We suggest a more straightforward approach. By the end of January, we should be done vaccinating health care workers and long-term-care residents. Then we should vaccinate all people over 55, from oldest to youngest, a group of approximately 97 million that accounts for the vast majority of Covid-19 deaths. Then, to determine the order for the remaining 150 million or so American adults, use a lottery.

Clayton Dalton, The Guardian, January 8, 2021
All across the country, hospitals are beyond capacity and ICU beds are full. Hospital gift shops are being turned into makeshift patient rooms. But making room for new beds isn’t enough; you need nurses, environmental service workers, physicians and techs to staff those beds. And right now, all of those people are bone-tired and stretched thin. You can buy new beds, but training personnel takes time. We’re edging up to a hard limit on the number of patients we can take care of nationwide, and the virus is still finding thousands upon thousands of new hosts every day.

Covid Tracking Project, The Atlantic, January 7, 2021
With case numbers still wobbly after the recent holidays, hospitalizations are our best indicator of the movement of the pandemic, and they suggest a major resurgence of the virus in the South. Every single southern state has seen hospitalizations rise significantly since the middle of last month, and 13 states in the South set new records for Covid-19 hospitalizations in the past seven days.
We are proud to partner with the East Bay Community Foundation in publishing this bulletin. Through donations to its Covid-19 Response Fund, the EBCF provides grants to East Bay nonprofit organizations delivering essential services to those most impacted by the economic fallout from the pandemic.
East Bay Focus
by day as of 1/7/21
by day as of 1/7/21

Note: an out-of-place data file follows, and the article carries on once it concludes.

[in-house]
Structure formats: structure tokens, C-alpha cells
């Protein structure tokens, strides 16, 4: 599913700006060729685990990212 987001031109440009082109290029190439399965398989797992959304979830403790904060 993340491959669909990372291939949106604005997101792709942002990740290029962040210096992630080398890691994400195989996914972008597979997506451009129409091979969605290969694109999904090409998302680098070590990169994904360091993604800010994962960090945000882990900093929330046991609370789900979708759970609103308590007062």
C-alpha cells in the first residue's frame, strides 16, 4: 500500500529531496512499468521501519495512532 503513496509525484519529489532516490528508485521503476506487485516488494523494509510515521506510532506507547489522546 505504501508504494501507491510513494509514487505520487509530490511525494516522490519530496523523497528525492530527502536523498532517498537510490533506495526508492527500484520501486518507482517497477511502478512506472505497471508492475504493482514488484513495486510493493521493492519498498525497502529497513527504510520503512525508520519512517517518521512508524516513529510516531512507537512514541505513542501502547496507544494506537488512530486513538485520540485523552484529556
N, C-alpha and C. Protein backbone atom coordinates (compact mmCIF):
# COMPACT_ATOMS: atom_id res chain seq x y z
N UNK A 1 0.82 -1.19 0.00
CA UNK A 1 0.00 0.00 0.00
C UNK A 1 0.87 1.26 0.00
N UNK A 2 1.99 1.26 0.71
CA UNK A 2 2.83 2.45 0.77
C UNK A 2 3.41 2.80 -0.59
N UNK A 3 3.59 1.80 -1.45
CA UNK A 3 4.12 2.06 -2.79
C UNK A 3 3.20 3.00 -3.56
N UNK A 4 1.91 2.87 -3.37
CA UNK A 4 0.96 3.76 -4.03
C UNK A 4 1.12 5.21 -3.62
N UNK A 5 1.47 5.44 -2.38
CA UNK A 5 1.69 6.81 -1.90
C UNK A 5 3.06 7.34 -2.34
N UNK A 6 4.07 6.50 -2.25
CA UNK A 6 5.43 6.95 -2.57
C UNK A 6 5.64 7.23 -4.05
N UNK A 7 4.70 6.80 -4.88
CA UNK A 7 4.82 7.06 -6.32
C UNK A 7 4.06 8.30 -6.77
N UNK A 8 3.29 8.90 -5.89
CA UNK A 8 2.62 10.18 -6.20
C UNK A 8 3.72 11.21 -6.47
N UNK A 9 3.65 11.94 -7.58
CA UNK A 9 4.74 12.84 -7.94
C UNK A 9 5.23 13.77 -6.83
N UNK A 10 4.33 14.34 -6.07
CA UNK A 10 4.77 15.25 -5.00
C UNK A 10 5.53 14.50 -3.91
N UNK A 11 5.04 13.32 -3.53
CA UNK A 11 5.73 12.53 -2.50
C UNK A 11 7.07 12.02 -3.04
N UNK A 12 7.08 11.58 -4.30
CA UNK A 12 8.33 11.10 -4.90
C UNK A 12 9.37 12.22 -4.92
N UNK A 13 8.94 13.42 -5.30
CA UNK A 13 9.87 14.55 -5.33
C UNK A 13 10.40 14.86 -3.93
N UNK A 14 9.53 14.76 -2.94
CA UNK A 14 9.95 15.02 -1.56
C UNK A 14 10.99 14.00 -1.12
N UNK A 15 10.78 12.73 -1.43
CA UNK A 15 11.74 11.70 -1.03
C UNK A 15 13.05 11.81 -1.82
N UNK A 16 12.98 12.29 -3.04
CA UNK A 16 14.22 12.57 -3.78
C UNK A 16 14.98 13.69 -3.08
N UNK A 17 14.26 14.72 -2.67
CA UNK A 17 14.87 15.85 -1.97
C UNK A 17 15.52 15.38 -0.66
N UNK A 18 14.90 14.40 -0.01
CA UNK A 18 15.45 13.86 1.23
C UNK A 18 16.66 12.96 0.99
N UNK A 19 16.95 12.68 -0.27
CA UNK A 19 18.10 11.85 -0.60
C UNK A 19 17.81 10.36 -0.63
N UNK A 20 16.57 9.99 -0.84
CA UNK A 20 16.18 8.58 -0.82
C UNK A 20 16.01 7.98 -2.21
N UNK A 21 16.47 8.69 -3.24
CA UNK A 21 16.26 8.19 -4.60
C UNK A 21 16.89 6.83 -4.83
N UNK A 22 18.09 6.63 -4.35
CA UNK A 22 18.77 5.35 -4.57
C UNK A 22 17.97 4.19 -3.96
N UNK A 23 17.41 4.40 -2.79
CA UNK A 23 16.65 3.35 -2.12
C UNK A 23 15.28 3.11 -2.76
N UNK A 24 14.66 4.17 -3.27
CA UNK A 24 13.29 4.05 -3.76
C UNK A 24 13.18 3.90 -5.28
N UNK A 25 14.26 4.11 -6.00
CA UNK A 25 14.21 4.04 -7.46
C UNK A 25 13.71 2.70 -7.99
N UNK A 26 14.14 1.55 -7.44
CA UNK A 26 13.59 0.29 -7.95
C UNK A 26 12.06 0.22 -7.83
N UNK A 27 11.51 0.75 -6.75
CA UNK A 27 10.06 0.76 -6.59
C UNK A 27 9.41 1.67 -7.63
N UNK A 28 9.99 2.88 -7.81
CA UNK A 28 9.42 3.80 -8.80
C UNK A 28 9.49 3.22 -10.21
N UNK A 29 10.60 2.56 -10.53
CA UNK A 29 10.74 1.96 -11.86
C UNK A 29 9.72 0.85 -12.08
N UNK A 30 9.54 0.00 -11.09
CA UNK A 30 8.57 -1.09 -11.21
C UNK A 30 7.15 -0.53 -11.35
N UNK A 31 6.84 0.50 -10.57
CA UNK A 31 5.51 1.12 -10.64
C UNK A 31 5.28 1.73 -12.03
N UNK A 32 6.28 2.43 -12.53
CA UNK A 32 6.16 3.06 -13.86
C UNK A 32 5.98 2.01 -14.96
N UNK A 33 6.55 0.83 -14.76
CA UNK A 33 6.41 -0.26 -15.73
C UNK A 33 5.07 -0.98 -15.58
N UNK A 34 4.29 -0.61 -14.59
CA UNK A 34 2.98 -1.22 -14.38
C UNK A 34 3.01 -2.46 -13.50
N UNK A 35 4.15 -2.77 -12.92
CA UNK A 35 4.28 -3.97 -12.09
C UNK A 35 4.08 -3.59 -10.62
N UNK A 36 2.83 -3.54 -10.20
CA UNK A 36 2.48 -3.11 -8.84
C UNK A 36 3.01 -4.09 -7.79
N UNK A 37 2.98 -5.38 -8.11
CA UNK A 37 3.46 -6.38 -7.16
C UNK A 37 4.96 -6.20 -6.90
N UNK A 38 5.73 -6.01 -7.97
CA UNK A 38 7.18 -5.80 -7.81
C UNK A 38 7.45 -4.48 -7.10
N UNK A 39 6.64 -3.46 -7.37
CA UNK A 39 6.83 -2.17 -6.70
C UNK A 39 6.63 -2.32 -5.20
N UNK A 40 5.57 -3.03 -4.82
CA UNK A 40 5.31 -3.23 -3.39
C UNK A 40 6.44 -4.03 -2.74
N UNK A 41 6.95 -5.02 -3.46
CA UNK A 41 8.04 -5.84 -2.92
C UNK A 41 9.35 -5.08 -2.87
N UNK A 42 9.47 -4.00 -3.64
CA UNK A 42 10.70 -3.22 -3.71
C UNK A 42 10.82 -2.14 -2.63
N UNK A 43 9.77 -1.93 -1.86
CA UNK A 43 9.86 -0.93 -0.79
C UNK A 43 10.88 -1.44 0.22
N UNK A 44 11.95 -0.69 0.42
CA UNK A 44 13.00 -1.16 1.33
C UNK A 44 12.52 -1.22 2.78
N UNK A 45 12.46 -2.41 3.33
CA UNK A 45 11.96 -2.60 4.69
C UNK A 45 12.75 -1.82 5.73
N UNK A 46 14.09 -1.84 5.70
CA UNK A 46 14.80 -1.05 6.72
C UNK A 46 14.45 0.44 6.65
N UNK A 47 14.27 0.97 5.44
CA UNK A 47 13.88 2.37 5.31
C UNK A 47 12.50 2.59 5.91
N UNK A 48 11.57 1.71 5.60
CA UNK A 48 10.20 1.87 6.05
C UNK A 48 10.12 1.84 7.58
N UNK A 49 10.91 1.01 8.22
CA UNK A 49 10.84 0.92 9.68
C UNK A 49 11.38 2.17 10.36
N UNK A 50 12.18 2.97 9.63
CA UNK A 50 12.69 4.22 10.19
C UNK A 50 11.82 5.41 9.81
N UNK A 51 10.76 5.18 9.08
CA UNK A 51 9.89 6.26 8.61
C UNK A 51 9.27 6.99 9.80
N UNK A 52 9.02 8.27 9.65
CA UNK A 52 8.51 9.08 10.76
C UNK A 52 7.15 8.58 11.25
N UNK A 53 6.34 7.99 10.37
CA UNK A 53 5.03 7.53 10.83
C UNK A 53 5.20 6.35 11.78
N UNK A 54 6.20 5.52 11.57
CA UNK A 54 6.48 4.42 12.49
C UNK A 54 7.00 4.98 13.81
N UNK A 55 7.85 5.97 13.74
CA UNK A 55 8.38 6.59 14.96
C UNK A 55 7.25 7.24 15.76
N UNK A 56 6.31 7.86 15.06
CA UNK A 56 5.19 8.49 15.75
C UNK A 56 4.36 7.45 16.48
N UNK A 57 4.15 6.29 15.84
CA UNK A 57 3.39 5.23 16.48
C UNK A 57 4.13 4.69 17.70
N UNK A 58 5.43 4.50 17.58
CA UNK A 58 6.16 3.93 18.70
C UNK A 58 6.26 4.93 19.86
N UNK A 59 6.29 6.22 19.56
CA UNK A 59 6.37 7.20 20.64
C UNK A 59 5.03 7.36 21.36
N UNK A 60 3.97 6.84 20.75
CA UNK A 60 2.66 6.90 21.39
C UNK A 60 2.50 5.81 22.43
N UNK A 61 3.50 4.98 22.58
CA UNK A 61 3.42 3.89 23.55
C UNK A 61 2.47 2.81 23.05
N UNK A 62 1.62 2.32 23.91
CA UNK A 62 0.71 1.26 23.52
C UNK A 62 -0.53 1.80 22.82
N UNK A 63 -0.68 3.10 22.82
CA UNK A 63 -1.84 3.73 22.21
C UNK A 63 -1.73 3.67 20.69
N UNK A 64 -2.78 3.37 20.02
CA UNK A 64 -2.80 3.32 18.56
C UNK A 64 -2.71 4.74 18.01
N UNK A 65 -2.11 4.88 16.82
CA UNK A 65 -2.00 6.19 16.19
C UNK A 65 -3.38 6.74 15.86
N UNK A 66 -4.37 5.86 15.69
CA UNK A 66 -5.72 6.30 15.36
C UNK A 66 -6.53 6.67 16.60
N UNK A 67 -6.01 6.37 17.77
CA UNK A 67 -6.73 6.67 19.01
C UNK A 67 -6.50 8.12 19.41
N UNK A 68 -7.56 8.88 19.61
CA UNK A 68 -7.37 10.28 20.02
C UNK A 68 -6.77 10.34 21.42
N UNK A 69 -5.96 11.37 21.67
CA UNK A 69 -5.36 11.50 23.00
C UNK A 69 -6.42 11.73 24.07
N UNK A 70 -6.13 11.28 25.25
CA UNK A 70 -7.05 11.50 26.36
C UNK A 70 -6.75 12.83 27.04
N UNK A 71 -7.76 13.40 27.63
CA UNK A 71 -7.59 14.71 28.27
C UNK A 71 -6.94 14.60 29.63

Over the last seven days, Alameda County officials have reported 5,430 new coronavirus cases, which amounts to 330 cases per 100,000 residents.
Over the last seven days, Contra Costa County officials have reported 34,270 new coronavirus cases, which amounts to 377 cases per 100,000 residents.
Top 10 Locations of Cases in Alameda County, as of 1/7/21.
Oakland: 17,835

Hayward: 8,876

Fremont: 5,014

Eden MAC: 3,931

San Leandro: 3,547

Livermore: 2,956

Union City: 2,616

Berkeley: 2,090

Newark: 1,760

Castro Valley: 1,677
Top 10 Locations of Cases in Contra Costa County, as of 1/8/21
Richmond: 7,283

Antioch: 5,919

Concord: 5,430

Pittsburgh: 4,399

San Pablo: 3,595

Brentwood: 2,307

Bay Point: 1,850

Oakley: 1,841

Walnut Creek: 1,840

San Ramon: 1,368
East Bay Resources

Where to get a Covid-19 Test

Vaccine Distribution Process

Reopening: List of Businesses and Activities

Food Pantries
Mask On Eden Area
Working in collaboration with the Alameda County Public Health Department, the Cities of Hayward and San Leandro, and the Castro Valley and Eden Area Municipal Advisory Councils, the District has printed “Mask On” posters for each city and community in the Eden Health District area. The posters are free and intended for businesses, health clinics, schools, churches, public agencies and nonprofit organizations to display in their entrances.

“Wearing masks in public or any gatherings, including events with friends and extended families, is essential for slowing the spread of the virus,” stated Eden Health District Director Pam Russo. “While we are seeing signs of progress in California, Alameda County remains a Covid-19 'hot spot' in the Bay Area. Please wear a mask to protect yourself while protecting others.”
The public is welcome to download and print or share “Mask On” posters from the District’s website. Posters are available in English, Spanish and Chinese languages.

Posters may also be retrieved during business hours from the lobby of the Eden Health District office building located at 20400 Lake Chabot Road, Castro Valley. Posters for the City of Hayward are also available from the Hayward Chamber of Commerce located at 22561 Main Street, Hayward.
Eden Area Food Pantries
We have posted information on food pantries and food services in the cities of Hayward and San Leandro and unincorporated Alameda County including Castro Valley and San Lorenzo. You can access the information here on our website. Alameda County has also released an interactive map listing food distributions and other social services. 
Your feedback is welcome. Please share the Bulletin.
The Eden Health District Board of Directors are Mariellen Faria, Chair, Pam Russo, Vice Chair, Roxann Lewis, Treasurer, Gordon Galvan and Varsha Chauhan. The Chief Executive Officer is Mark Friedman.

The Eden Health District is committed to ensuring that policy makers and community members receive accurate and timely information to help make the best policy and personal choices to meet and overcome the challenges posed by the Covid-19 pandemic. We publish the Bulletin on Mondays, Wednesdays and Fridays, unless the day falls on a public holiday.

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We welcome your feedback on our bulletin. Please contact editor Stephen Cassidy.